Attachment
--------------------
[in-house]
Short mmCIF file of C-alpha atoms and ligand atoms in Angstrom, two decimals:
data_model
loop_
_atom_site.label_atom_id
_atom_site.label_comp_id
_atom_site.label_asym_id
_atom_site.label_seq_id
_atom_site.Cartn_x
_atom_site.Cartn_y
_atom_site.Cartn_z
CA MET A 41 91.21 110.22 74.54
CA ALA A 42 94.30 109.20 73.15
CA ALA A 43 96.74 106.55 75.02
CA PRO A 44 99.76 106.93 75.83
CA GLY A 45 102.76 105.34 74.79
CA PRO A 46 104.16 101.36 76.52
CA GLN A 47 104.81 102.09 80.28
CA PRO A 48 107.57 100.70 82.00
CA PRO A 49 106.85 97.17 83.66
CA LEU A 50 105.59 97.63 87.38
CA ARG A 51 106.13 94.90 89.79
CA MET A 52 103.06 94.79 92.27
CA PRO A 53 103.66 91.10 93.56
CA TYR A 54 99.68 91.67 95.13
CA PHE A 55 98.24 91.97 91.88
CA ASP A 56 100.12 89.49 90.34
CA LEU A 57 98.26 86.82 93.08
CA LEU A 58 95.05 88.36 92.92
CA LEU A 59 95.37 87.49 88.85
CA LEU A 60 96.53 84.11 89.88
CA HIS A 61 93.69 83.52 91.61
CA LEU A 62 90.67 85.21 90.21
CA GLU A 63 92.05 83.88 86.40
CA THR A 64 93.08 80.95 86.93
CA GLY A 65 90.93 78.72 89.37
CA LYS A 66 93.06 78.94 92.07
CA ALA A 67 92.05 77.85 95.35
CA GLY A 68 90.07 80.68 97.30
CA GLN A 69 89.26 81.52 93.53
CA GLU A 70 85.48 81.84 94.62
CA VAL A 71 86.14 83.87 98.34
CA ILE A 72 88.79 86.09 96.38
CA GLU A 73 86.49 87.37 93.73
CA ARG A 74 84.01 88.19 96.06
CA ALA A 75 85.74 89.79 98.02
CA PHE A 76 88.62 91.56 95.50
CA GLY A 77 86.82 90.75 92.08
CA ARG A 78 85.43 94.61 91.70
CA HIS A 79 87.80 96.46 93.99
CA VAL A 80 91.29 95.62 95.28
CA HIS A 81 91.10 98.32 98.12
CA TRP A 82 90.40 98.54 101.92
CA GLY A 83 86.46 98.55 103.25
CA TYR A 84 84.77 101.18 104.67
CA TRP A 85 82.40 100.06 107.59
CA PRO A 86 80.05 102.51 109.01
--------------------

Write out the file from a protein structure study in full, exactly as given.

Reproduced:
[in-house]
Short mmCIF file of C-alpha atoms and ligand atoms in Angstrom, two decimals:
data_model
loop_
_atom_site.label_atom_id
_atom_site.label_comp_id
_atom_site.label_asym_id
_atom_site.label_seq_id
_atom_site.Cartn_x
_atom_site.Cartn_y
_atom_site.Cartn_z
CA MET A 41 91.21 110.22 74.54
CA ALA A 42 94.30 109.20 73.15
CA ALA A 43 96.74 106.55 75.02
CA PRO A 44 99.76 106.93 75.83
CA GLY A 45 102.76 105.34 74.79
CA PRO A 46 104.16 101.36 76.52
CA GLN A 47 104.81 102.09 80.28
CA PRO A 48 107.57 100.70 82.00
CA PRO A 49 106.85 97.17 83.66
CA LEU A 50 105.59 97.63 87.38
CA ARG A 51 106.13 94.90 89.79
CA MET A 52 103.06 94.79 92.27
CA PRO A 53 103.66 91.10 93.56
CA TYR A 54 99.68 91.67 95.13
CA PHE A 55 98.24 91.97 91.88
CA ASP A 56 100.12 89.49 90.34
CA LEU A 57 98.26 86.82 93.08
CA LEU A 58 95.05 88.36 92.92
CA LEU A 59 95.37 87.49 88.85
CA LEU A 60 96.53 84.11 89.88
CA HIS A 61 93.69 83.52 91.61
CA LEU A 62 90.67 85.21 90.21
CA GLU A 63 92.05 83.88 86.40
CA THR A 64 93.08 80.95 86.93
CA GLY A 65 90.93 78.72 89.37
CA LYS A 66 93.06 78.94 92.07
CA ALA A 67 92.05 77.85 95.35
CA GLY A 68 90.07 80.68 97.30
CA GLN A 69 89.26 81.52 93.53
CA GLU A 70 85.48 81.84 94.62
CA VAL A 71 86.14 83.87 98.34
CA ILE A 72 88.79 86.09 96.38
CA GLU A 73 86.49 87.37 93.73
CA ARG A 74 84.01 88.19 96.06
CA ALA A 75 85.74 89.79 98.02
CA PHE A 76 88.62 91.56 95.50
CA GLY A 77 86.82 90.75 92.08
CA ARG A 78 85.43 94.61 91.70
CA HIS A 79 87.80 96.46 93.99
CA VAL A 80 91.29 95.62 95.28
CA HIS A 81 91.10 98.32 98.12
CA TRP A 82 90.40 98.54 101.92
CA GLY A 83 86.46 98.55 103.25
CA TYR A 84 84.77 101.18 104.67
CA TRP A 85 82.40 100.06 107.59
CA PRO A 86 80.05 102.51 109.01